BARCLAY JAMES HARVEST : GONE TO EARTH
Label : Polydor
Released : 1977
Length : 68:32
Review (Wikipedia) : Gone To Earth is an album by the English rock group Barclay James Harvest released in 1977. It reached #30 in the UK charts, but in Germany it peaked at #10 and stayed for 197 weeks in the German album charts. It is on rank #6 of the longest running albums in the German album charts. Only the My Fair Lady soundtrack and albums by Simon & Garfunkel (Greatest Hits), The Beatles (1962-1966), Pink Floyd (Wish You Were Here), and Andrea Berg (Best Of) spend more weeks in the charts. It was the band's largest selling album, eventually selling more than a million copies worldwide. Hymn (often misinterpreted as Christmas song but actually a song against the dangers of drug use and dedicated to musicians like Jimi Hendrix, Paul Kossoff and Janis Joplin) was a successful turntable hit at German radio stations in the late 1970s. Poor Man's Moody Blues was written after a journalist angered the band by referring to Barclay James Harvest as a poor man's Moody Blues. Shortly after, guitarist John Lees wrote a song that reminded him of the Moody Blues song Nights in White Satin, and decided to use the journalist's phrase as the song title. Other songs on the album deal with subjects like ended relationships (Friend of Mine), alienation (Leper's Song) the exploitation of animals for their fur (Spirit on the Water.), and the space race (Sea of Tranquility). The original LP version of this album, designed by Maldwyn Tootill, featured die-cut outer cover and full-color inner album sleeve. On one side of the inner sleeve was an owl (as shown in the picture); on the other side was a picture of a sunset. The inner sleeve could be reversed so that either side would be displayed through the die cut. The album's title, Gone To Earth, refers to the fox hunter's cry used to indicate that the quarry has returned to its lair.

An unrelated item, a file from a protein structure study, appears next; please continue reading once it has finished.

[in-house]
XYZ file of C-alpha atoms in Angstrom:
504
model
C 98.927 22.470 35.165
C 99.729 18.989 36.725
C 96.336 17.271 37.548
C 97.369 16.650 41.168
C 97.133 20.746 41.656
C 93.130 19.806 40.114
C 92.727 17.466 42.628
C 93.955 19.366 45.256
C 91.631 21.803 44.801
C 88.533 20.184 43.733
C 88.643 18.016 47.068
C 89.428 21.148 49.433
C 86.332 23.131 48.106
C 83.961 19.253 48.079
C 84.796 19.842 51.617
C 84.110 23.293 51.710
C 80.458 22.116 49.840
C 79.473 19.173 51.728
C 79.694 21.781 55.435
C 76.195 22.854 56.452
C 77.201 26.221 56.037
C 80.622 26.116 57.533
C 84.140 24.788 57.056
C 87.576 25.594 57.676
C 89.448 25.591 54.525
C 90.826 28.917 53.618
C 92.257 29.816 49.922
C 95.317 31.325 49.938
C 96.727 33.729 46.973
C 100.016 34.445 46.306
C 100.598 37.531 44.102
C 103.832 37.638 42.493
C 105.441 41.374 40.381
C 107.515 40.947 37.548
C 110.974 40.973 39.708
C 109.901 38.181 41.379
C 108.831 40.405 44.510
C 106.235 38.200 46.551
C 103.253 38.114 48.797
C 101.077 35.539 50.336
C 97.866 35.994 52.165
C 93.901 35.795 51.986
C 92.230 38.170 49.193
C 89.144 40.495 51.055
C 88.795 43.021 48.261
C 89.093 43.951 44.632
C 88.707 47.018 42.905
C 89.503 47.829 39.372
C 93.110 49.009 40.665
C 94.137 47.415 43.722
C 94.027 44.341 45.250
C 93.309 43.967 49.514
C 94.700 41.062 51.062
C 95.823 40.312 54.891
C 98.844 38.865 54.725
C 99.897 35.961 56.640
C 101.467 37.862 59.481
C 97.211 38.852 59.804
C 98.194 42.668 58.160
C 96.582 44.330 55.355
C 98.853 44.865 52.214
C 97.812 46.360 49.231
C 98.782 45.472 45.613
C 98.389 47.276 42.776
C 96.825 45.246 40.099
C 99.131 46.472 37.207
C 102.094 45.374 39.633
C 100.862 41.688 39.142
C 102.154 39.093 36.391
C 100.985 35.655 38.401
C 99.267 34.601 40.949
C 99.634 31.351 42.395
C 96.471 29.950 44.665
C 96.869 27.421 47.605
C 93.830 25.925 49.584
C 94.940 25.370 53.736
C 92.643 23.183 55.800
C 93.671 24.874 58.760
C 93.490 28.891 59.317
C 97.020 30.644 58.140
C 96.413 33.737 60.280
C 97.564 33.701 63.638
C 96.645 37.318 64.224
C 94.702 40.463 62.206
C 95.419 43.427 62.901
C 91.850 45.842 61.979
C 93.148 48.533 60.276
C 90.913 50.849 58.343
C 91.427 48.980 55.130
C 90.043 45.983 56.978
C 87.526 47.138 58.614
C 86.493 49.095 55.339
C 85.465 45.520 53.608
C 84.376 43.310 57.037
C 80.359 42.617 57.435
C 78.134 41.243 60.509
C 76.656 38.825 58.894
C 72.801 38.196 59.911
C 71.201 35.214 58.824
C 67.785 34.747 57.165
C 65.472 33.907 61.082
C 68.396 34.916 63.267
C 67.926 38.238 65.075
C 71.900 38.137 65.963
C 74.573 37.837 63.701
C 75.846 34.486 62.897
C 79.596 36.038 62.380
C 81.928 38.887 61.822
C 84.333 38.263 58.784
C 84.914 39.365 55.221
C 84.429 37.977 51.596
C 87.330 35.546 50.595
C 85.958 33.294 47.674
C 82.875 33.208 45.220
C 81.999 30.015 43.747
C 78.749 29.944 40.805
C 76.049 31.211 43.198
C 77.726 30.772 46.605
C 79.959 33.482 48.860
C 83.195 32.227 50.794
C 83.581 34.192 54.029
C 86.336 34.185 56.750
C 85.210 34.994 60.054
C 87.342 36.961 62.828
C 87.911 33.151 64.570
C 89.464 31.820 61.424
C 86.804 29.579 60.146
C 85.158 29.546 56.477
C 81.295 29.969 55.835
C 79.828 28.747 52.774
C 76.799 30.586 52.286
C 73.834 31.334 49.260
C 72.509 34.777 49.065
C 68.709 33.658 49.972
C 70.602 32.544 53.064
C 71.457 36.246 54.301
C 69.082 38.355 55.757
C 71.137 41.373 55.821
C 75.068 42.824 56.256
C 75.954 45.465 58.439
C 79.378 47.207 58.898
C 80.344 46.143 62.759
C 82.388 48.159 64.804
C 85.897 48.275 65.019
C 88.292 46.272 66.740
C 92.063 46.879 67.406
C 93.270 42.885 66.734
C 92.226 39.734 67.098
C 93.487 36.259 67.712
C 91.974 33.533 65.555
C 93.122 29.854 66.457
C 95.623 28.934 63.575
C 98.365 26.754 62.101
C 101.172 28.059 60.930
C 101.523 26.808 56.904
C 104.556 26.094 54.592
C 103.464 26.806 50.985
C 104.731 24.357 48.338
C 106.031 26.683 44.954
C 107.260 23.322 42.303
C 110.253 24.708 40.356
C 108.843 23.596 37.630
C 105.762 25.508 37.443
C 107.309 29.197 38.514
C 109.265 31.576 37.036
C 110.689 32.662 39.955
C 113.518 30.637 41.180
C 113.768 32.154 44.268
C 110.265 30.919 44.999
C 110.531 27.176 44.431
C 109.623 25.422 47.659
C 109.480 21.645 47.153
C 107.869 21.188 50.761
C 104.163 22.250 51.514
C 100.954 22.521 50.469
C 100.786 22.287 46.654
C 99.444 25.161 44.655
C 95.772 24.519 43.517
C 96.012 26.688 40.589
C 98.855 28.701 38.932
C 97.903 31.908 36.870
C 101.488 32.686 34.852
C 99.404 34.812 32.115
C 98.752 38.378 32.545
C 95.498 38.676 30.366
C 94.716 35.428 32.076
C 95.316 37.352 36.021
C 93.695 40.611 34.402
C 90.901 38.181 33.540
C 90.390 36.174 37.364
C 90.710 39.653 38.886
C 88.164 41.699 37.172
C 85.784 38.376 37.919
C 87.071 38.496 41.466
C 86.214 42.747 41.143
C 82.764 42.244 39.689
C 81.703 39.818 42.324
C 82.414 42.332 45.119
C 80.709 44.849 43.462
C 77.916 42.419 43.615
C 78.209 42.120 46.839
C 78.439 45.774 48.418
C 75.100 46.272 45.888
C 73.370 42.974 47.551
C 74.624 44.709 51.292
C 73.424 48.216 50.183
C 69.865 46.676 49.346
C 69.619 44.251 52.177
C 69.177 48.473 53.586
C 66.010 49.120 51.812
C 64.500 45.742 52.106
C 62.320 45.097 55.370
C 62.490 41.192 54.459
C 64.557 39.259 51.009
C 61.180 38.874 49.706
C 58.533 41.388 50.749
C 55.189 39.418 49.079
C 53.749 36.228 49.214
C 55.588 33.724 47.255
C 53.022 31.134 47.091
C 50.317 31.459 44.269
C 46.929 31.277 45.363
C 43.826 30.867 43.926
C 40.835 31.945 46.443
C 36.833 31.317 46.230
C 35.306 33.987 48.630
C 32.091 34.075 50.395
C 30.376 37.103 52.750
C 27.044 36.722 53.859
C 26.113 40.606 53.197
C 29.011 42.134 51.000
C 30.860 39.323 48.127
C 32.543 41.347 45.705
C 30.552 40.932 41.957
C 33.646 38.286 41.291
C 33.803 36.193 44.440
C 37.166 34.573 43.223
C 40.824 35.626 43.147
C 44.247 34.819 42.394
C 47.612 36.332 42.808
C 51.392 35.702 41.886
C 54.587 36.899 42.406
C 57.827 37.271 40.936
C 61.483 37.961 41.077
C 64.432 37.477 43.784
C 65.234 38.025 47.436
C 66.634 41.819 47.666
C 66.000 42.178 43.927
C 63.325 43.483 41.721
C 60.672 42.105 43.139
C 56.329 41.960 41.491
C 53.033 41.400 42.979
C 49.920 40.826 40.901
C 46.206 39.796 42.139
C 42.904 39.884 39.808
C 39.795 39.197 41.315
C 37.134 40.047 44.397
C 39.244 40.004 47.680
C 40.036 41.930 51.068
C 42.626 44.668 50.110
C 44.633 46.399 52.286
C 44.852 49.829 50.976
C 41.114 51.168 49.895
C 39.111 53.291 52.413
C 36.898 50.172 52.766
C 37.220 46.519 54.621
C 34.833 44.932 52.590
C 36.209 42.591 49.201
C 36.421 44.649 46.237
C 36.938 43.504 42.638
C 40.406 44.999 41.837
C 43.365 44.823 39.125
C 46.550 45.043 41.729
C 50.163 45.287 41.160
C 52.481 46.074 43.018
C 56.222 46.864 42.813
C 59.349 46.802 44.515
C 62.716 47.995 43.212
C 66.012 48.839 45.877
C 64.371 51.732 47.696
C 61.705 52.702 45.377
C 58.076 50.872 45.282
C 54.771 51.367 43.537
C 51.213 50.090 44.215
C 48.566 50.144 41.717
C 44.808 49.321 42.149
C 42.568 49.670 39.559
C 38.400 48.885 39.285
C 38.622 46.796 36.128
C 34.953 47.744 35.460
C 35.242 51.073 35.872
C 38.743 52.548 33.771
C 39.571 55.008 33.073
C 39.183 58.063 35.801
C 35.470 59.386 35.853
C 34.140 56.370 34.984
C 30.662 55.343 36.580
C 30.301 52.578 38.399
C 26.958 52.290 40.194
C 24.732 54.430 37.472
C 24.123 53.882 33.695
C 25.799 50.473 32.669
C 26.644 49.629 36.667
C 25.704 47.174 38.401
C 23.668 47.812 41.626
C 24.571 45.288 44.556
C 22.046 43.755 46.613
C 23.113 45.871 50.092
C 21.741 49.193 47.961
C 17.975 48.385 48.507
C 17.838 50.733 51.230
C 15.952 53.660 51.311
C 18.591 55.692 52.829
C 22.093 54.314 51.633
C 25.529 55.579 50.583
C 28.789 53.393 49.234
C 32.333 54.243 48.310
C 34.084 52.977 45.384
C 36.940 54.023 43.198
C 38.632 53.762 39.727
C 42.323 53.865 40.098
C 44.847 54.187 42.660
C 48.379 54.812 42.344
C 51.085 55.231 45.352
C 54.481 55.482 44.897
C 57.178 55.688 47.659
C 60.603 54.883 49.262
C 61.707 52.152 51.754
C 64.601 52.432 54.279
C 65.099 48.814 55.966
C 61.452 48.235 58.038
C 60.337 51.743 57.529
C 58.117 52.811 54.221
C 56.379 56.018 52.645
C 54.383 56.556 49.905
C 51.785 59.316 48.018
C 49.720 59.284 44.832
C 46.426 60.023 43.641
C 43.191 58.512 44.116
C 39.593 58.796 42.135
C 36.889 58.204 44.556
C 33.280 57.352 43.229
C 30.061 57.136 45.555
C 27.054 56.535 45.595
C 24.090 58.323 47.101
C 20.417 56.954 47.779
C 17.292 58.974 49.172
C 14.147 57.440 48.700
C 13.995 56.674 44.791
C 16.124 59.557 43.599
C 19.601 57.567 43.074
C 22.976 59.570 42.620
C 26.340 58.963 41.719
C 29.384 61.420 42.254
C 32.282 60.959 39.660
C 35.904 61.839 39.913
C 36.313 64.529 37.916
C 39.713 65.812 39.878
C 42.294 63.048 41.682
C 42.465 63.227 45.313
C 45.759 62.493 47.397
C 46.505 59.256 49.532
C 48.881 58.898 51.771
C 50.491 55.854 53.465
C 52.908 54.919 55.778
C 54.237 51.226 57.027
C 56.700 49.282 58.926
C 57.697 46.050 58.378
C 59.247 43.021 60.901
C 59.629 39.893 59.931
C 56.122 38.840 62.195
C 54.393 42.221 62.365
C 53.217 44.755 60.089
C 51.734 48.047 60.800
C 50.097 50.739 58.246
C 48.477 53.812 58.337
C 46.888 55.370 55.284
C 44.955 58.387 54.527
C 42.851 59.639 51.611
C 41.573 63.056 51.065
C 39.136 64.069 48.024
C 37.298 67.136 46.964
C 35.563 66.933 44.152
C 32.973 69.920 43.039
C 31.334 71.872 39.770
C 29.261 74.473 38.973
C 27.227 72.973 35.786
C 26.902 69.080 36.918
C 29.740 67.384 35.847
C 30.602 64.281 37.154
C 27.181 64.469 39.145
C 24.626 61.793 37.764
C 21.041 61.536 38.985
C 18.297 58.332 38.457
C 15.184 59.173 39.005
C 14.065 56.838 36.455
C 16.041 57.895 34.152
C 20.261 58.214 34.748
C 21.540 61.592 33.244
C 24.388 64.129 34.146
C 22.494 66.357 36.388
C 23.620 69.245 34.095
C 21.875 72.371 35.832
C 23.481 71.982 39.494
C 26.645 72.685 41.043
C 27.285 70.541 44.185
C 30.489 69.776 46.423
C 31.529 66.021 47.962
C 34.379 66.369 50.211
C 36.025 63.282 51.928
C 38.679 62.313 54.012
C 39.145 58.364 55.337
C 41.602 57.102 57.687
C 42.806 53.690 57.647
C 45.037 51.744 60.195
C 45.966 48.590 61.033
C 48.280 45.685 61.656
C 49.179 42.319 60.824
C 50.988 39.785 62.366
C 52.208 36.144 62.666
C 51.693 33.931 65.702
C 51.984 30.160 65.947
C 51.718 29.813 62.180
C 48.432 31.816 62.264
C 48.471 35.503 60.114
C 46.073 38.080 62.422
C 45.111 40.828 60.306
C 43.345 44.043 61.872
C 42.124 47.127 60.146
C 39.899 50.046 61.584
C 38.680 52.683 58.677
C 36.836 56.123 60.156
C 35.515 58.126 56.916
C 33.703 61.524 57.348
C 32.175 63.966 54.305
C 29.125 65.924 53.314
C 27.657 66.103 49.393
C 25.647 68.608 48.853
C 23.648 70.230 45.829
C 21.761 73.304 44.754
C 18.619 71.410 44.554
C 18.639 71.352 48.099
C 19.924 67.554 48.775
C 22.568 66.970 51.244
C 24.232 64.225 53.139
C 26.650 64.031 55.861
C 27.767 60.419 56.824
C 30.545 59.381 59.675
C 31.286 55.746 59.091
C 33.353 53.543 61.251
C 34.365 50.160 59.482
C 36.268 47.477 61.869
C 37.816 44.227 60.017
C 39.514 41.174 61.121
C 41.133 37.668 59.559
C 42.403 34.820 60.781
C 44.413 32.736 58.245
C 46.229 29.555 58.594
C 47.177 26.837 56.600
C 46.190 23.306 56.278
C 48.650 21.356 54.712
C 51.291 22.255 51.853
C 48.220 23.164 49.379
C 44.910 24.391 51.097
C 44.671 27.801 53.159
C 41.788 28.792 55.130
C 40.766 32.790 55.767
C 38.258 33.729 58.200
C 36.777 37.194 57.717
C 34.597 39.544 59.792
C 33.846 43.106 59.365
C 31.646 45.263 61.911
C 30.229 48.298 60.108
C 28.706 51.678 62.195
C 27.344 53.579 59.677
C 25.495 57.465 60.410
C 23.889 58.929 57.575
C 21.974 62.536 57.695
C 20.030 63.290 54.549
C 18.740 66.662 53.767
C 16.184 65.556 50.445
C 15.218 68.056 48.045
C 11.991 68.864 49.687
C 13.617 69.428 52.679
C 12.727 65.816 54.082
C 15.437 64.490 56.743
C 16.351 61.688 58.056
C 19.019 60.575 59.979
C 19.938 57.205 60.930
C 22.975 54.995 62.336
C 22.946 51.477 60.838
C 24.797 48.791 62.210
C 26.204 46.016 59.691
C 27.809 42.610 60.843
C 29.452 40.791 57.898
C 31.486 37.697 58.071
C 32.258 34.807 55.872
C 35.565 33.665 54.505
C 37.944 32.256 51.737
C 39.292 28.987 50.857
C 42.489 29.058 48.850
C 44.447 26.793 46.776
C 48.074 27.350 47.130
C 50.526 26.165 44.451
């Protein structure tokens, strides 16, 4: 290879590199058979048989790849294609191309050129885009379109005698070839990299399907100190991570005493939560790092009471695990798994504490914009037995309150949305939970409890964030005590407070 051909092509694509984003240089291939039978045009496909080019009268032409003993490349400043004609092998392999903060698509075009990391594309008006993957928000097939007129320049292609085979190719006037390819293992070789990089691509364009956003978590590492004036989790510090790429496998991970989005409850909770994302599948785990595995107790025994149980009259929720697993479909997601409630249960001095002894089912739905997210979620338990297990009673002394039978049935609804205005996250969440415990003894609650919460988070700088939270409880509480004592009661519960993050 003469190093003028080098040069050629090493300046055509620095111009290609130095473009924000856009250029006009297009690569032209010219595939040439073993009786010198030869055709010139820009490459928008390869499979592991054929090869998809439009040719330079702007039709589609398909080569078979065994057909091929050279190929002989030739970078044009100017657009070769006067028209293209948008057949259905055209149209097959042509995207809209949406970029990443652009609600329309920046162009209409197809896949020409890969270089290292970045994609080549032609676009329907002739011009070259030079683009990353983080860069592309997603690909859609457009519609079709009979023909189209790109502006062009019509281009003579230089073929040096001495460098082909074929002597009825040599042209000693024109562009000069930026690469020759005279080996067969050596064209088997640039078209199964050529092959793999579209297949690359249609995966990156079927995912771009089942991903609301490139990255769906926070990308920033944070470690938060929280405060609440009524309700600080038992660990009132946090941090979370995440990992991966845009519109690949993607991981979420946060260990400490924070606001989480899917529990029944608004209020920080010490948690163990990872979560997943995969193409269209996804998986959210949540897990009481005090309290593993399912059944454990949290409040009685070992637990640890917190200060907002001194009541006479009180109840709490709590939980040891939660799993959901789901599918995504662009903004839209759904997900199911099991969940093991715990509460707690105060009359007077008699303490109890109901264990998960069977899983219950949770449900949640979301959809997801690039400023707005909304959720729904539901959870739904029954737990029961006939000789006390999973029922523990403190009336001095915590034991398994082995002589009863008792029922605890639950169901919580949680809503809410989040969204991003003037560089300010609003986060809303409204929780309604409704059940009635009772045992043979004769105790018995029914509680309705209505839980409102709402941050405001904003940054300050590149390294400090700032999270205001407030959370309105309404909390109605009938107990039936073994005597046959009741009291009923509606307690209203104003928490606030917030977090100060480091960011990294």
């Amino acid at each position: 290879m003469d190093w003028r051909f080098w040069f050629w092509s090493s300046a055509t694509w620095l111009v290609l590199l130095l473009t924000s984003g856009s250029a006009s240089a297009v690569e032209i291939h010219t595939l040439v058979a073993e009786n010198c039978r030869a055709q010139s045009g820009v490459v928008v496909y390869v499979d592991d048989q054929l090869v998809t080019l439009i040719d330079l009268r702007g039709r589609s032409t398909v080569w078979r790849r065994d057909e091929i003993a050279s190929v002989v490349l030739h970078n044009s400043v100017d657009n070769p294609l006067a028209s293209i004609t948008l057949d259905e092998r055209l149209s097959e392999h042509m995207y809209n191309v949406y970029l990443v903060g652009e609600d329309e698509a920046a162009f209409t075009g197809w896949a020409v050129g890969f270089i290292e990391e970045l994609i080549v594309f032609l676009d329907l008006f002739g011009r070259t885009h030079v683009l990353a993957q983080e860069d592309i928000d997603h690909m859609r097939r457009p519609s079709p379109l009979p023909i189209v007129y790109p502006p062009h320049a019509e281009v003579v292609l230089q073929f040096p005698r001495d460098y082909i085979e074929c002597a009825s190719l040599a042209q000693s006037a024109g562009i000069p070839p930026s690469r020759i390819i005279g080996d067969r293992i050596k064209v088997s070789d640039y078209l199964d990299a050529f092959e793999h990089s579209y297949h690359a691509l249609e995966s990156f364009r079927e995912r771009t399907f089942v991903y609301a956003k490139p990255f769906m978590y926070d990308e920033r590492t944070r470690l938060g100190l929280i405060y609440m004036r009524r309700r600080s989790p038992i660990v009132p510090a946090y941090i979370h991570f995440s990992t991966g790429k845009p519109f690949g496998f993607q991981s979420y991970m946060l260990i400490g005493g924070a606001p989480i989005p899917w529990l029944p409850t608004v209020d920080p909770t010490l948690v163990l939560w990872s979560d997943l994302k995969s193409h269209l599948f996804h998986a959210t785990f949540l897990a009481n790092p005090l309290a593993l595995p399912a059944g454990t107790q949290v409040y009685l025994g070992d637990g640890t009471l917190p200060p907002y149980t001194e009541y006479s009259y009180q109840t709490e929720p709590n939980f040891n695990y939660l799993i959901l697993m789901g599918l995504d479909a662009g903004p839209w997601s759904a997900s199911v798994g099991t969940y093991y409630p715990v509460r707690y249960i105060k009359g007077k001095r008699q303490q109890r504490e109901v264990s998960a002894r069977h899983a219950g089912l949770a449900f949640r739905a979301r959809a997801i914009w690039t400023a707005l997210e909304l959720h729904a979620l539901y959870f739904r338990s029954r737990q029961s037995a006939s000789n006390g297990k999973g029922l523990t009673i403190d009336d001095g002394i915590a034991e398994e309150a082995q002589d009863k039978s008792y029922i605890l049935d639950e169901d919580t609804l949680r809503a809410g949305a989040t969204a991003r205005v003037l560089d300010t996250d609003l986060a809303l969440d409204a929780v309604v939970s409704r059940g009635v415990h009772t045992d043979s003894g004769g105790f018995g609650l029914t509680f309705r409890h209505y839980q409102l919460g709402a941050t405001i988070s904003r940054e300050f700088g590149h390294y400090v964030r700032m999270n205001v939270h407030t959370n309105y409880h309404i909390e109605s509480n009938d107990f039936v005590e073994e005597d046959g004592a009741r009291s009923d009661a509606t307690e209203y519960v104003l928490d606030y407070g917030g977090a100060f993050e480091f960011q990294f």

Review (AllMusic) : Barclay James Harvest had streamlined their sound considerably after leaving the Harvest label, culminating (so many felt) in the mellifluous music of Gone to Earth. Their pretensions to progressive rock all but abandoned, BJH here invites comparison to contemporaries like Supertramp, REO Speedwagon, and Fleetwood Mac (some of whom were similarly tagged with the prog rock label early on). Even at their most ornate, songwriters John Lees and Les Holroyd were simple balladeers at heart, and the decision to unclutter their arrangements allows the material's intrinsic beauty to shine through with clarity. For this reason, Gone to Earth is regarded by many as the band's best album, and judged on a song-by-song basis, it's hard to argue against it. Lees' "Hymn" and "Poor Man's Moody Blues" swell from simple beginnings to majestic heights, while Holroyd provides a cache of catchy rock songs, incorporating Beach Boys' harmonies on "Spirit of the Water" and "Taking Me Higher," soaring with the Eagles on "Friend of Mine," and even dabbling in reggae on the popular "Hard Hearted Woman." Again, the album's lone orchestral moment comes from Wolstenholme, the transcendent "Sea of Tranquility." (The keyboardist, whose once-omnipresent Mellotron now played a diminished role in the band's sound, left after the subsequent tour, releasing the first of several solo albums in 1980.) Although the songs are almost uniformly light on their feet, the lyrics reveal some heavy thoughts: Lees' "Lepers Song" laments "The end of the line's where I'm at/'Cos there's nothing left to be," and "Spirit of the Water" deals with killing seals for coats. Fortunately, it's not the uneasy alliance you might expect. Rarely has the band sounded so comfortable in the studio, and the result is as lovely a record as they've made.